As with the AIDS brochure, the government took a similar approach with COVID-19 and mailed an informational postcard in mid-March 2020. To prevent the spread of the virus through behavioral changes, many states issued stay-at-home orders, and public health officials reiterated the need for consistent handwashing and the wearing of masks, plus social distancing, in public spaces. For more than 20 years, Carolina epidemiologist Allison Aiello has studied non-pharmaceutical interventions, such as handwashing, for preventing infectious diseases. Handwashing, she stresses, requires practice and persistence. Aiello is engaged in a COVID-19 study to identify risk factors for infection among health care personnel and their household members.
Evolving with the virus
HIV is a retrovirus, meaning it invades a host’s DNA and replicates within its cells. This makes it incredibly hard to find and fight. Even more complicated is the fact that HIV can evolve to hide within the body and infect different cell types. At first, the virus targets CD4-positive T cells, a type of white blood cell responsible for immune response. But when that cell supply gets low, the virus searches for a new home to live in.
That evolution is what Ronald Swanstrom studies. For a long time, Swanstrom worked on protease inhibitor resistance. Protease is an enzyme involved in the maturation of the virus during assembly, allowing it to become infectious and spread. If you can inhibit protease activity, you can prevent the replicating virus from infecting other cells. While there are more than five protease inhibitors on the market, they must be taken in combination with other antiviral drugs to halt HIV infection.
“Otherwise, the virus begins to mutate and figures out how to keep growing in the presence of the inhibitor,” explains Swanstrom, who adds that understanding these basic biological processes helps improve treatments for the disease.
Swanstrom also researches how the virus gets inside of and functions within the brain — a place with minimal CD4-positive T cells, meaning the virus must learn to adapt there by infecting different cell types. The virus travels to the brain within immune cells and is then forced to evolve for survival. While HIV infections in the brain are often only recognized late in the disease, it’s vital to look for the virus here, as it can cause a slew of neurocognitive problems and, in extreme cases, dementia. HIV-associated dementia occurs in approximately 25% of people with untreated HIV infection.
“HIV launches an ongoing battle between the virus and the body — and the virus has the advantage that it can evolve rapidly,” Swanstrom says. “So the more we understand what those evolutionary signatures are, the more we understand that interaction between the virus and the host.”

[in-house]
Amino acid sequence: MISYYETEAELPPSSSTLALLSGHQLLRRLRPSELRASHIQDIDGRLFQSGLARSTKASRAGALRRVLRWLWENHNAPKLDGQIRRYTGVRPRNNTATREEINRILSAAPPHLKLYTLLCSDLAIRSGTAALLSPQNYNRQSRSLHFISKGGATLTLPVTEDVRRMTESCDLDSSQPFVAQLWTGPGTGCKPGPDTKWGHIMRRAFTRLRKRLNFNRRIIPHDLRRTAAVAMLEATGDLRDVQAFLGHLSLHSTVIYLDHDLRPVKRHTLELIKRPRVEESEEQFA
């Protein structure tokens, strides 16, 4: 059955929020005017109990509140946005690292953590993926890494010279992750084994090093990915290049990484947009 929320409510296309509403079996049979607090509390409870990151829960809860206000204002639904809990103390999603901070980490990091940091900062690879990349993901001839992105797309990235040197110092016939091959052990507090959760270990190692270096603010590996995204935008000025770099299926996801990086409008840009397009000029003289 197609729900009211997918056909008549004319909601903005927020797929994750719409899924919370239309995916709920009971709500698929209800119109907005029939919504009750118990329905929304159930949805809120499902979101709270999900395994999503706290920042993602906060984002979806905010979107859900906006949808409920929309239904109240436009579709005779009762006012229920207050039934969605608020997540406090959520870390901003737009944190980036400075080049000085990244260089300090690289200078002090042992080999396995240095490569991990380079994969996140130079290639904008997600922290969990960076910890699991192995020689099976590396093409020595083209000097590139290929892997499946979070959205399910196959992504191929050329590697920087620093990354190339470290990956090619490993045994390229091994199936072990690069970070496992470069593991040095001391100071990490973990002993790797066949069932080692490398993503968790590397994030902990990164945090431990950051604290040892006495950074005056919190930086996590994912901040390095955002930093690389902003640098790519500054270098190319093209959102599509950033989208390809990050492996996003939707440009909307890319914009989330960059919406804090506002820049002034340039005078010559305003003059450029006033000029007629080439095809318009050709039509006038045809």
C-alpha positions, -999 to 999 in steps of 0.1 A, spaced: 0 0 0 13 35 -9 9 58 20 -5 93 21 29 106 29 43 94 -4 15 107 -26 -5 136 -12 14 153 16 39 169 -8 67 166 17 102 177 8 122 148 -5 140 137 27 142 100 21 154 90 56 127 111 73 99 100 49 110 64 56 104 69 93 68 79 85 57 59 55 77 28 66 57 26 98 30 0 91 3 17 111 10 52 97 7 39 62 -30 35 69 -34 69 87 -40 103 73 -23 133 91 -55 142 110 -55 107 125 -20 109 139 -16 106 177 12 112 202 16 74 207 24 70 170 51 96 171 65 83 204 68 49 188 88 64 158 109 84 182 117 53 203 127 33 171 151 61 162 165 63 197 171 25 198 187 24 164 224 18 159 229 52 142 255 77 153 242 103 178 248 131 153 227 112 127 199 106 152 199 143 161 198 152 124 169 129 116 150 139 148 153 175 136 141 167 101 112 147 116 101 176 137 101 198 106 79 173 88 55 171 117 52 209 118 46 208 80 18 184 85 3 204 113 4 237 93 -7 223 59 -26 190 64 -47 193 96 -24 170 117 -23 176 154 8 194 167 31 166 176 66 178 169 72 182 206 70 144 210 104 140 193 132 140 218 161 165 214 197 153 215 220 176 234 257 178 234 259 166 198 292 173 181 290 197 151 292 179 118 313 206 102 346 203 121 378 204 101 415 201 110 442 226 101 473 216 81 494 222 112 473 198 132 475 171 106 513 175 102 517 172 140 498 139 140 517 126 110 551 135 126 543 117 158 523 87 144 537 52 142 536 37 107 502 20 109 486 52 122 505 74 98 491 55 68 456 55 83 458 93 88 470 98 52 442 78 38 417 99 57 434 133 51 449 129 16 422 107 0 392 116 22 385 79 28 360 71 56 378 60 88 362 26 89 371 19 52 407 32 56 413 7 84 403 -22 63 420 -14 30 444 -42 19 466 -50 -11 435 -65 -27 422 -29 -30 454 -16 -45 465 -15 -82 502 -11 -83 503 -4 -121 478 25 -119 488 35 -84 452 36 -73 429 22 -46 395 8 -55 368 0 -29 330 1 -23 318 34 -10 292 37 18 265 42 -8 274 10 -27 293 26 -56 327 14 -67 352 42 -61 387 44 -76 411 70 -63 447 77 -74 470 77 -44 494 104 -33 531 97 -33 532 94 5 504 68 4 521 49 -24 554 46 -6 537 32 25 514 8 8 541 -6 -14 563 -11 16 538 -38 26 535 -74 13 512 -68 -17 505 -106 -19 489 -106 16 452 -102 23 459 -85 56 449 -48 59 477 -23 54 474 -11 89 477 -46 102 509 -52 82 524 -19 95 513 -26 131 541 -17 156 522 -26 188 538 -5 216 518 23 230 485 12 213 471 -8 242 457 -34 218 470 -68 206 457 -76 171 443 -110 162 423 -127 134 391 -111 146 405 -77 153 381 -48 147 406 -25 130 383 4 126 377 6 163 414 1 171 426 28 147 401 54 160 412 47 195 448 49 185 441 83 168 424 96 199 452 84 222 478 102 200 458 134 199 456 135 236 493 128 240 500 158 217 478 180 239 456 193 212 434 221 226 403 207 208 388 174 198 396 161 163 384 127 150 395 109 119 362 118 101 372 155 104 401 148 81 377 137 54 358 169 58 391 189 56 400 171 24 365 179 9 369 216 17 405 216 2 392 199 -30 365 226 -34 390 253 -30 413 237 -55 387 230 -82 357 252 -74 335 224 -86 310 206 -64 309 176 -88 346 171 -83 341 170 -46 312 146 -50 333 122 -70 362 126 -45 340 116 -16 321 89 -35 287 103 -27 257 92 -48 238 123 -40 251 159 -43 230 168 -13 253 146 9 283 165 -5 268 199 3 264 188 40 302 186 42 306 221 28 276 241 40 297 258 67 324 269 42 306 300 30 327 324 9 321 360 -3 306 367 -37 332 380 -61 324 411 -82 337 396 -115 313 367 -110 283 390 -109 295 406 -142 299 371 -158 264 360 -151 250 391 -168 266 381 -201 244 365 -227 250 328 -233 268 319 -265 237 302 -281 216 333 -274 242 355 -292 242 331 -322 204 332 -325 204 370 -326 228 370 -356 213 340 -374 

Much like HIV, SARS-CoV-2 has the potential to evolve, but as it infects a person for only one to two months, little evolution occurs. While the lungs and throat are the coronavirus’ main targets, it can attack human blood cells throughout the body and cause blood clots and stroke. It is not a retrovirus, but it does use RNA to replicate. Ronald Swanstrom and his lab are using their expertise to test potential therapeutics for treating COVID-19.
Searching for a treatment
From 1981 to 1990, AIDS took the lives of more than 100,000 people in the United States. Overall, the average life expectancy following an AIDS diagnosis was one year.
In 1987, a drug called azidothymidine (AZT) gained approval from the U.S. Food and Drug Administration for treating AIDS. First developed in 1964 as a potential cancer therapy, AZT was shelved until the 1980s, when researchers began experimenting with it.
The drug was tested locally by a company called Burroughs Wellcome, which would eventually form GlaxoSmithKline — a key partner of what’s now the UNC HIV Cure Center. Early lab studies showed that AZT could suppress HIV replication without damaging healthy cells. This is called antiretroviral therapy.
AZT seemed to work well at first and was even called “the light at the end of the tunnel.” But it only partially stopped HIV from replicating and produced awful symptoms, like bone marrow depletion and anemia.
“It wasn’t very potent, and the virus became resistant,” says Joseph Eron, chief of the UNC Division of Infectious Diseases. Eron began his study of HIV upon graduating from medical school in the mid-1980s.